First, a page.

Hollywood came to the Hill when the cast and crew of an Oklahoma-based film production company were at Rogers State University to film scenes for the FX series “Reservation Dogs.” The show filmed on campus May 15 and 16.
Executive produced by Taika Waititi and Holdenville native Sterlin Harjo, “Reservation Dogs” is an Indigenous American comedy-drama series that follows the lives of four indigenous teenagers in rural Oklahoma as they spend their days alternately committing crimes and fighting it. The series is the first of its kind to feature an almost entirely Indigenous North American cast and production team and the first to be filmed entirely in Oklahoma.
The idea to use RSU as a filming location was born out of the relationship between Harjo and RSU Professor Dr. Hugh Foley, whose primary areas of scholarship are American studies with an emphasis on Oklahoma music and culture, Native American studies, and cinema.
“I coordinate Native American studies classes here (at RSU) and have since 1998,” Foley said. “In that capacity, I invited Sterlin here to show his first feature film – ‘Barking Water’ – here on campus in the auditorium. That’s where I first met him.”
Foley said that he and Harjo conversed about various facets of the film, especially the Muscogee Creek hymns featured in the film. These were of particular interest to Foley due to his extensive background and historical research on the hymns.
Out of these conversations, Harjo gained inspiration for his project, “This May Be the Last Time,” a 2014 film about his grandfather who went missing in 1962 after his car crashed on a rural bridge in Sasakwa, Oklahoma. The film incorporates Seminole and Muscogee songs of faith and hope, about which Foley is interviewed and featured in the film. Through his involvement, he attended the film’s premiere with Harjo at the Cannes Film Festival.
Since then, the two have remained friends, even making presentations together over the years, so when Harjo had some specific settings in mind for the upcoming season of his series, he reached out to Foley about the possibility of filming at RSU.
“About a month ago, Sterlin’s location manager called me to ask about coming here to shoot some scenes (for ‘Reservation Dogs’),” Foley said. “They sent out a scout with a camera to take pictures of campus. They had very specific settings in mind, and they liked what they saw here. So then, the production designer came out to see if, based on the photographs, those spaces they liked would be appropriate for what they had in mind.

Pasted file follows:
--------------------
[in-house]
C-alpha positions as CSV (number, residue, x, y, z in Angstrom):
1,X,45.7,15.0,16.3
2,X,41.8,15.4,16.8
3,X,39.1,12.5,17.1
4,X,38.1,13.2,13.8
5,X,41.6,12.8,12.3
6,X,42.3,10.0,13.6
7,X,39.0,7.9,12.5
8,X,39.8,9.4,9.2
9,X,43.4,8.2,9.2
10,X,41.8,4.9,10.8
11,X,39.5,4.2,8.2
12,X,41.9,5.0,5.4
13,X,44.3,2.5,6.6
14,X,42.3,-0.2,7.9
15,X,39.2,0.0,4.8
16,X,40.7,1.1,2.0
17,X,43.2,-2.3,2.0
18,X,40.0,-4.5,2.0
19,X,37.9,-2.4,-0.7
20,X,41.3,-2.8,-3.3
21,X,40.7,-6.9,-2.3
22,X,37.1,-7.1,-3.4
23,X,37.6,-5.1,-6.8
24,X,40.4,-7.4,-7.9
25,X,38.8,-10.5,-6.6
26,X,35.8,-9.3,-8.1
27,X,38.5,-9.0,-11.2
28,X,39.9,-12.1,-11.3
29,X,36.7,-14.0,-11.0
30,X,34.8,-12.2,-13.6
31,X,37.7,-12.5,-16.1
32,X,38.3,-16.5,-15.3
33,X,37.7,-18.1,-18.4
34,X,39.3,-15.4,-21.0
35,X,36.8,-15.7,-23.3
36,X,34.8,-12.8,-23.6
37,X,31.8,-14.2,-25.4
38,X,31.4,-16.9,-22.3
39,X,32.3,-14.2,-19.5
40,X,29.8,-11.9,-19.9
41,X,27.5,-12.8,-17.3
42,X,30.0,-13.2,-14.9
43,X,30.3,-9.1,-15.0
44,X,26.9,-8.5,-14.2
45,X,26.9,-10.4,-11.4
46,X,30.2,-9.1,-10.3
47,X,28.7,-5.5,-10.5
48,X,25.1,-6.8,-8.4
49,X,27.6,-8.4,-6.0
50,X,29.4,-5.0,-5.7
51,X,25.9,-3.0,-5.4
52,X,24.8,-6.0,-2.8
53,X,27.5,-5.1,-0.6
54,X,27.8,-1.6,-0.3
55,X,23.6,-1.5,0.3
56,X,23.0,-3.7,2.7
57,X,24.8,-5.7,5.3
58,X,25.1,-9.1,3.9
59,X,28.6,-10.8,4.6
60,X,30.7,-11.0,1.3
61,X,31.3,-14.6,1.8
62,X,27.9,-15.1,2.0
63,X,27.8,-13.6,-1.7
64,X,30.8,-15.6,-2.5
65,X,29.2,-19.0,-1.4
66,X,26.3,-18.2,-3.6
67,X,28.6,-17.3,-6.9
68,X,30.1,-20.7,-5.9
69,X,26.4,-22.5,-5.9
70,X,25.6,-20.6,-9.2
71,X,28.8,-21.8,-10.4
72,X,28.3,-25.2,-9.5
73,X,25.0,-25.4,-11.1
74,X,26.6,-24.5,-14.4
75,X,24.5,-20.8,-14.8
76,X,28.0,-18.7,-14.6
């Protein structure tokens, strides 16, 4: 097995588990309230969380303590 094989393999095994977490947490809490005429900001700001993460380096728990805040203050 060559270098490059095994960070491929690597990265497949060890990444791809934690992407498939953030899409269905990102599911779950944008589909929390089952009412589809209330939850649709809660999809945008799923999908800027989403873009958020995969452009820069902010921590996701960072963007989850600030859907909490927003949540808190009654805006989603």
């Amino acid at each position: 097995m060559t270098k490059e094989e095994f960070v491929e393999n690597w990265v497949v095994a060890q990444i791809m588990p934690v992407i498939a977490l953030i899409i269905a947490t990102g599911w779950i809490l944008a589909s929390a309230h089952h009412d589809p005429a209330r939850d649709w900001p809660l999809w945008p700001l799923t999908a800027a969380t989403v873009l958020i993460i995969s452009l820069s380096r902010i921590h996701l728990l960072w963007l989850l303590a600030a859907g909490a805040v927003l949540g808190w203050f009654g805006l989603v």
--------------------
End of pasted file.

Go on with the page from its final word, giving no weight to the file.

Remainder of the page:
“After that, the artistic team came out. That included the director, Blackhorse Lowe, who directed a couple of episodes of the series, and lastly was the technical team, who worked out the details on where the equipment would go and how to best film the scenes,” he said.
Principal filming took place May 15 and 16 at Loshbaugh Hall, the Health Sciences Building and Markham Hall, with modifications made to the buildings’ interiors and exteriors as required by the script. The particulars of the scenes and their context within the overall series will remain under wraps until the episodes air, Foley said.
“So much of the cast and crew are from Oklahoma, so they work very well together, they have a specific attitude about the whole production and are all whipsmart,” he said. “You can tell they work together a lot. It may be cliched, but it’s a well-oiled machine and I’m sure that will be reflected in the finished product.”
Overall, Foley – who was used as an extra – said the feedback he got from the filmmakers was that the experience was a “very positive” one, with several remarking to him about the professionalism of those helping with the shoot and the ease of their time at RSU.
Does this mean the crew could be coming back to RSU in the future to film more scenes?
“I think it’s a little premature to speculate about future (filming) opportunities, but they were all very positive with regards to the location,” he said. “It’s possible that we have other settings that they might want to use in the future. We’ll have to wait and see.
“In addition to the notoriety of the crew shooting here, this was a great opportunity for us to make other people aware of what we’ve got going on here on campus. We have a really nice environment that’s certainly welcoming to those in the film industry,” he said. “One of our students was given the opportunity to shadow the crew, to work alongside them, which could set up a potential internship for his senior year. That’s certainly the best we could hope for our students.”
Season three of “Reservation Dogs” premieres Aug. 2.
Rogers State University’s Department of Fine Arts is equipped with art classrooms, studios, labs, darkrooms, rehearsal spaces and a gallery to meet students’ needs before, during and after the art-making process. The department currently offers a Bachelor of Fine Arts in visual arts, an Associate of Arts in Native American studies, and minors in fine arts.
For more information about the university’s Department of Fine Arts, visit www.rsu.edu/finearts.